Perhaps ‘GTi’ wasn’t the best name for it. Not that the Proton Satria GTi didn’t deserve those three little letters – in fact, quite the opposite – but their greater familiarity on the back of Golfs and Peugeots means they could do nothing to lift Malaysia’s hot hatch from near-obscurity.
To be fair, nor could Lotus. Many cars have enjoyed tenuous association with the Norfolk sports car brand over the years, in much the same way manufacturers have been only too happy to throw around associations with Porsche. But just like the GTi badge, the Satria GTi genuinely deserved those Lotus roundels on its flanks.
Cast your mind back to 1996. The most significant event at Hethel that year was the launch of the Lotus Elise, but behind the scenes it was also when Roman Artioli sold a majority share of Lotus to the Malaysian carmaker, Proton.
Proton wasted little time in drafting in Hethel’s engineers to improve its road car range, but the most overt recipient was the Satria GTi. Proton was still using old Mitsubishi platforms at the time and the Satria was essentially a fourth-generation Mitsubishi Mirage (known as the Colt in the UK).
By the time the Satria hit the UK the Colt had already been replaced with an all-new model, so Proton was essentially selling a generation-old car. Viewed a quarter-century on, the Satria’s curvy form simply looks like any other mildly attractive 1990s supermini, but at the time, surrounded by Clios, Puntos and Corsas, it was somewhat bland.
Behind the scenes though, Lotus was getting to work. The Satria GTi debuted in 1999, packing a 1.8-litre Mitsubishi four making 133bhp, with front struts and Mitsubishi’s surprisingly sophisticated rear multi-link worked over by the folks behind the Elise. A modest 1115kg kerbweight sat over 16-inch wheels shod in 205-section Pirelli P7000s, and those sat beneath bolted-on arches of dubious styling merit, part of a racy bodykit exclusive to the GTi.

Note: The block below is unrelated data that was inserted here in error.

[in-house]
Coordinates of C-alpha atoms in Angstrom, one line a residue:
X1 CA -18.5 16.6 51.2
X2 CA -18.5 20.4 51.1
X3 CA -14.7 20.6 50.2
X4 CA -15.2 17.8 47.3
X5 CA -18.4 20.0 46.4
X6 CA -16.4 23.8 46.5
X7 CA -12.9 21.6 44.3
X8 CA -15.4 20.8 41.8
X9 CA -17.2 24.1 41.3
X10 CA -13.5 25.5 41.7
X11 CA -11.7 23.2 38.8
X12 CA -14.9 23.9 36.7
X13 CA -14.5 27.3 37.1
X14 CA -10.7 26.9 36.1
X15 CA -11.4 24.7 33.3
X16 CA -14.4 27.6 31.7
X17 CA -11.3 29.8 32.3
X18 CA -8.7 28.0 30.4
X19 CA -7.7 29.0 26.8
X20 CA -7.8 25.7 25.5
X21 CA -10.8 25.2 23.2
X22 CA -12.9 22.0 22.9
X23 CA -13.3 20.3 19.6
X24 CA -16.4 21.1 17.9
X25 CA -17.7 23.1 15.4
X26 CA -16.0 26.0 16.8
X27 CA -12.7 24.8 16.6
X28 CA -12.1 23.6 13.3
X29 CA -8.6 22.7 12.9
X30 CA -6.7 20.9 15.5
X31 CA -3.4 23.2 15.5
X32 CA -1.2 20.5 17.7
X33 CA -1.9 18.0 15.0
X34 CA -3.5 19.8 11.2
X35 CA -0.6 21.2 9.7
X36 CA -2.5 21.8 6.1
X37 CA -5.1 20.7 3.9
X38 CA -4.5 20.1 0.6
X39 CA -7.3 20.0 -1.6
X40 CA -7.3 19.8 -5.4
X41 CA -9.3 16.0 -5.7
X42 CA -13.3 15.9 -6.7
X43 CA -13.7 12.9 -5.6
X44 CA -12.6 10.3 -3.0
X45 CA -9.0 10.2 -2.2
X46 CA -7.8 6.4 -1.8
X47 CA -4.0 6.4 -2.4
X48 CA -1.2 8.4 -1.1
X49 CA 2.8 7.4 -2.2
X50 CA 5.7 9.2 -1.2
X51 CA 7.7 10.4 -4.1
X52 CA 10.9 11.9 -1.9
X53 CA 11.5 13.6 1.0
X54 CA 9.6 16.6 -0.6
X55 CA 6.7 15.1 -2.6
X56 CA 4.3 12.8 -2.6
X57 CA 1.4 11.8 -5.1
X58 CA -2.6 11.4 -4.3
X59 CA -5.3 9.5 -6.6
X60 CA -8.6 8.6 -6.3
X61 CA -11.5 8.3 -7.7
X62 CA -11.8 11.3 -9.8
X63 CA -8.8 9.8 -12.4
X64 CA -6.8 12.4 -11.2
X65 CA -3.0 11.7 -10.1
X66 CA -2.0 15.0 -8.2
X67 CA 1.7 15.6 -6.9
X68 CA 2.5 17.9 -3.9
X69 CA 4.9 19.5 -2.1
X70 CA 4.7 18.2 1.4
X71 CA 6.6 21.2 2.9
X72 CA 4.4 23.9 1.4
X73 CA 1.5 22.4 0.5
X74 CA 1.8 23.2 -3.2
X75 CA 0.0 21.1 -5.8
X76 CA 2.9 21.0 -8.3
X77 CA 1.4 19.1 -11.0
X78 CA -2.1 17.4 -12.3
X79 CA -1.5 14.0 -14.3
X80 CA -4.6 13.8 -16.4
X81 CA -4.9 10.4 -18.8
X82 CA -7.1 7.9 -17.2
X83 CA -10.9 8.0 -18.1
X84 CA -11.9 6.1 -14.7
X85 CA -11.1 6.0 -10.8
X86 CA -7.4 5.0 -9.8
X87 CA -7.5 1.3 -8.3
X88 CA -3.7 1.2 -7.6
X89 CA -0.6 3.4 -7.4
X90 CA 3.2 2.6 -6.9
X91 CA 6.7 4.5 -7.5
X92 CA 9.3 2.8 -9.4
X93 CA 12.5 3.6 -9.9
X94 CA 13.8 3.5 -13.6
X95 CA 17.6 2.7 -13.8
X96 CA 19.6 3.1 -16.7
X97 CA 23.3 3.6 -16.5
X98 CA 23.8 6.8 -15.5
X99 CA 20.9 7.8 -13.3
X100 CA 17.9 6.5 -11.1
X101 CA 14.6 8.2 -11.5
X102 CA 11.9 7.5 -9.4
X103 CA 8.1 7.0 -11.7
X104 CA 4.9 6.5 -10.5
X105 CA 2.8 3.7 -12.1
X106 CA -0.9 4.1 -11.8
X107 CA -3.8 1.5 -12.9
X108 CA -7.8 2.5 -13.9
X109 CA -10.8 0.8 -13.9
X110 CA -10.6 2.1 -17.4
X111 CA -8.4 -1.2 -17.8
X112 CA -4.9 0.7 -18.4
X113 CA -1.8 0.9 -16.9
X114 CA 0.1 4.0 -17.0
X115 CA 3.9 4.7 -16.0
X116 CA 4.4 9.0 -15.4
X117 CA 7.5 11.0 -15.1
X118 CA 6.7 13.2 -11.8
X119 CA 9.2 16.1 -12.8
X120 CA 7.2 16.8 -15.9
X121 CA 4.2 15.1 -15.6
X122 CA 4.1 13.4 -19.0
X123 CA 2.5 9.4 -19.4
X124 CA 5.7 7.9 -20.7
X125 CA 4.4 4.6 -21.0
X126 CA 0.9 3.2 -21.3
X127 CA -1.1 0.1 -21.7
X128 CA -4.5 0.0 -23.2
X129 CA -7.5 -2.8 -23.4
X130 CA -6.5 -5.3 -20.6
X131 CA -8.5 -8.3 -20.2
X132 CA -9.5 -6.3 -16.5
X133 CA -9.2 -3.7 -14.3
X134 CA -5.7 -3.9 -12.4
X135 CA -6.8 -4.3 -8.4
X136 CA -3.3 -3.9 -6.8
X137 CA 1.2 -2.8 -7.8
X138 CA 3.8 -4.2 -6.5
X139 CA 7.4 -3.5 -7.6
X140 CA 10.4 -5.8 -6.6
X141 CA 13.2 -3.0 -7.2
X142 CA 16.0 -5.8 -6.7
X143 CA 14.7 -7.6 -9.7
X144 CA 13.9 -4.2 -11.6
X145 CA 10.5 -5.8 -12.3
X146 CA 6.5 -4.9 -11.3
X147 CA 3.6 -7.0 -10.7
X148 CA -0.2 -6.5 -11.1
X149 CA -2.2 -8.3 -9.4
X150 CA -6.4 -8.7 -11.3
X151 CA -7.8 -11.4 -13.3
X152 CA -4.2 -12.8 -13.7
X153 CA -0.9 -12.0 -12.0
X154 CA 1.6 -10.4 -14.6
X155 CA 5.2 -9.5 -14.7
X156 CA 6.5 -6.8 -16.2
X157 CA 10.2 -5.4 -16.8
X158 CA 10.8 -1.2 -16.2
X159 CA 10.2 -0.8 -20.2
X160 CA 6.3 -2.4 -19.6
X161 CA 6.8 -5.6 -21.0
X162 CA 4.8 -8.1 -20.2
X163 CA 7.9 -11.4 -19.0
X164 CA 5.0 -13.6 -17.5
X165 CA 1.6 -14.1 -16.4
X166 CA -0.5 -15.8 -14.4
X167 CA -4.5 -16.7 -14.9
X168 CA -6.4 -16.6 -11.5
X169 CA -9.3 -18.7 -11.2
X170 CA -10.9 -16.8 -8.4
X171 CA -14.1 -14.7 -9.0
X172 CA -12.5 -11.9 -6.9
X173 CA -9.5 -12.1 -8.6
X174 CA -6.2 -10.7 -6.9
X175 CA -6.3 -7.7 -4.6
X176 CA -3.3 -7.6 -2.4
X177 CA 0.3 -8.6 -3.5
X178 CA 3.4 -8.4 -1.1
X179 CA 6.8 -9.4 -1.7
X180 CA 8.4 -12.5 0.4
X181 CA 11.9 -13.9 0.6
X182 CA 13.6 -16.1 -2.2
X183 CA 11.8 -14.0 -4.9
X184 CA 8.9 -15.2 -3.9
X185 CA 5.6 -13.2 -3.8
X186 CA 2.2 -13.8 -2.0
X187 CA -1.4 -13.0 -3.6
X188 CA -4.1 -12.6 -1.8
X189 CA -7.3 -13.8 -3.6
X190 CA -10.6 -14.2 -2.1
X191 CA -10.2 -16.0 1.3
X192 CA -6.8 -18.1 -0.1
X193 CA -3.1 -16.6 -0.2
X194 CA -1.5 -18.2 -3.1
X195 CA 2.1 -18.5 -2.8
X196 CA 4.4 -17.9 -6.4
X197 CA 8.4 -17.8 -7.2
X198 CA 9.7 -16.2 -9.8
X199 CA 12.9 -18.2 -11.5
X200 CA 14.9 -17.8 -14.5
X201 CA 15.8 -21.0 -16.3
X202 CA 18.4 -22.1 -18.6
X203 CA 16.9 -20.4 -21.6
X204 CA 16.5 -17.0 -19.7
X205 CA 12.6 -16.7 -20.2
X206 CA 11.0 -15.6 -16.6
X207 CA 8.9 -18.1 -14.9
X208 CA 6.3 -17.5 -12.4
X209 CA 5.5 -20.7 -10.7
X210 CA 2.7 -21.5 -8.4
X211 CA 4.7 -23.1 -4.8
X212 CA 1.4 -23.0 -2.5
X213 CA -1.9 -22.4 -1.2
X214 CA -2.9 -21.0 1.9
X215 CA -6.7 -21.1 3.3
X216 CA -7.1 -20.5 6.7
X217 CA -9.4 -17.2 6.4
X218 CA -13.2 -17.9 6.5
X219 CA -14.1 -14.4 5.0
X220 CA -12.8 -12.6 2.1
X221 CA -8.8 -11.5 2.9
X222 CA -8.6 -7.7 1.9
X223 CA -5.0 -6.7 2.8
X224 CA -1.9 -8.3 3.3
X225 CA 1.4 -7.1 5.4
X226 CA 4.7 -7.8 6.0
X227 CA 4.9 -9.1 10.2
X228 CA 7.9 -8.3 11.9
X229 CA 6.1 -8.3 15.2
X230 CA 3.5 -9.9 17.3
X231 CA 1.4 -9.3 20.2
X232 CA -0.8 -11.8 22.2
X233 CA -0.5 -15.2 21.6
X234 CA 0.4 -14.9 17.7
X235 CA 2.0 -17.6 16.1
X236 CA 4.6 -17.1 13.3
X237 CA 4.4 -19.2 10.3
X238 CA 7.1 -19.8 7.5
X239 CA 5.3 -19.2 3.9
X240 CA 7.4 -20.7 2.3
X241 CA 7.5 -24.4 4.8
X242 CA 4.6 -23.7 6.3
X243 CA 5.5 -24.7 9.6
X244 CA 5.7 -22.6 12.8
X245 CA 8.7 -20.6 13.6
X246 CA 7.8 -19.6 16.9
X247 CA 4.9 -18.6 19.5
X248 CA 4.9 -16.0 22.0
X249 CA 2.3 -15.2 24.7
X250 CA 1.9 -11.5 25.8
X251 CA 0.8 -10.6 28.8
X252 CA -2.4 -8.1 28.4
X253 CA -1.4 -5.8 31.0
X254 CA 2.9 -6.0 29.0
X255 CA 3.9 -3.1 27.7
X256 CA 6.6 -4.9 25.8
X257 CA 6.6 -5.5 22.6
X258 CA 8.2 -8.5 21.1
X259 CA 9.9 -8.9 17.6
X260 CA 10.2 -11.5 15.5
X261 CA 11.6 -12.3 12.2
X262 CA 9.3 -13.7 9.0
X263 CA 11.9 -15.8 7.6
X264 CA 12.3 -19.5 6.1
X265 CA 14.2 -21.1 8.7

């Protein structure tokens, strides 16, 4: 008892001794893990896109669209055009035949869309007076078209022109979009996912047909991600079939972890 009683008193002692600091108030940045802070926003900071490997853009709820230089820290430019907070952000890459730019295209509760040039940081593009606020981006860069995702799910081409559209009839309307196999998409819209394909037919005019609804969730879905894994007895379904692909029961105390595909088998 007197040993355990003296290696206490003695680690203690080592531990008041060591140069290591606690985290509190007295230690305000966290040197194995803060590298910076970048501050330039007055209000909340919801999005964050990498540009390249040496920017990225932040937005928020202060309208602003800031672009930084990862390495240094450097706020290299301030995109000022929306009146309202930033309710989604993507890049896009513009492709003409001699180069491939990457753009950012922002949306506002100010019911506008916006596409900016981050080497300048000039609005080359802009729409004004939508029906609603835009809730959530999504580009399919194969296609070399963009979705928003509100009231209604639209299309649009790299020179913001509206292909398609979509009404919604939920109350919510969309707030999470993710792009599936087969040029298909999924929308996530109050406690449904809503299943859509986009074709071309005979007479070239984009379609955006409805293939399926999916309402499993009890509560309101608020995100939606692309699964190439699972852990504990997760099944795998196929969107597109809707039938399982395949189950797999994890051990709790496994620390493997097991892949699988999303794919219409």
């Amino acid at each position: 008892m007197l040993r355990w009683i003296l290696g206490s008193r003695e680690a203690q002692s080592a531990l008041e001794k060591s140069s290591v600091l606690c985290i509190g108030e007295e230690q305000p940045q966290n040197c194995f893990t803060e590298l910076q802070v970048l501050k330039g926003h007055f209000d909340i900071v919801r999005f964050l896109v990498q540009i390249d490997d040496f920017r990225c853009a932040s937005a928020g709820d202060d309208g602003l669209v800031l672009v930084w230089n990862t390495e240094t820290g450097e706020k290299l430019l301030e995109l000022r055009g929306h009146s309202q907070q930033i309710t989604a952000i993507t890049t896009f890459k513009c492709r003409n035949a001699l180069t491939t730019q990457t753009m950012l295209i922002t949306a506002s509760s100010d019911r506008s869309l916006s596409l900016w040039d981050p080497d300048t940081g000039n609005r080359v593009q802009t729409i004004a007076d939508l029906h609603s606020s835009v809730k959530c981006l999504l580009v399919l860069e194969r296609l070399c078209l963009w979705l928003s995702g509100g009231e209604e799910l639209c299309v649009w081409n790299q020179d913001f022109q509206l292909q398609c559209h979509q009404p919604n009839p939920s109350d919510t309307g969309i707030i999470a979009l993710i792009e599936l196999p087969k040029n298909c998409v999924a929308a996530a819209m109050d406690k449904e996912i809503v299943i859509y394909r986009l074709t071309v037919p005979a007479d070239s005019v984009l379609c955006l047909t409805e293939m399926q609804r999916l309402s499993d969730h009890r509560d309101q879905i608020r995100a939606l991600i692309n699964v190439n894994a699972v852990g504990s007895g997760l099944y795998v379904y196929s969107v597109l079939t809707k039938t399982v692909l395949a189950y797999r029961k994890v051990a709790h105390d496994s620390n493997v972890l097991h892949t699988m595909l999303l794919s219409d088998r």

And wouldn’t you know it, but all that Lotus tweakery worked. Well, sort of. Testers of the day still weren’t keen on the styling, nor a desperately outdated cabin enlivened only by Recaro seats and dials as white as stilettos on the Southend seafront. But the chassis? That really hit the spot.
‘The hand of Lotus is apparent within a quarter of a mile,’ wrote evo in December 1999, adding ‘the damping is tight, precise and effortlessly subtle.’ While the Mitsubishi engine wasn’t up to much, lacking the performance Proton claimed (timing it at 9.4sec to 60mph compared to the 7.8 in the brochure), the magazine awarded it four stars from five. The demeanour of the Proton, said the mag, was ‘instinctively, grin-inducingly right.’
If you want to test that theory for yourself, then there’s one on eBay right now. As a 2004 it’s from the end of the Satria GTi’s run, by which time it had largely disappeared from hot hatch group tests – cars like the Clio 172, Honda Civic Type-R and SEAT Leon 20VT had taken the class in a whole new and more serious direction.
It looks in good condition, and importantly original condition too. As the seller rightly points out, a lot were converted to budget track and rally cars back in the day so originals are rare. In context the £4250 price tag doesn’t seem excessive, though this figure will get you all manner of other sporty hatches from the period, many with more performance.
It’s sold with a current MOT, albeit one with a long list of advisories to look at before November, and previous failures suggest it has, like many hot hatches, led a fairly hard life despite its originality. It could probably do with decent rubber, too, unless you’re happy driving hard on whatever ‘Windforce’ tyres are.
Treble your budget though and there could be an option that’s even more fun. Also lurking on eBay – if something in such a bright colour is capable of lurking – is a rally-prepared Satria, priced at £11,000.
While not one of the original Super 1600 kit cars from Proton’s British Rally Championship campaign in the late 1990s, Satrias have long been popular at a club level, and a well-prepared car like this one could be a cost-effective route into loose-surface driving. It might not wear Handling by Lotus badges, but for true motorsport kudos, only a car prepared for competition will do.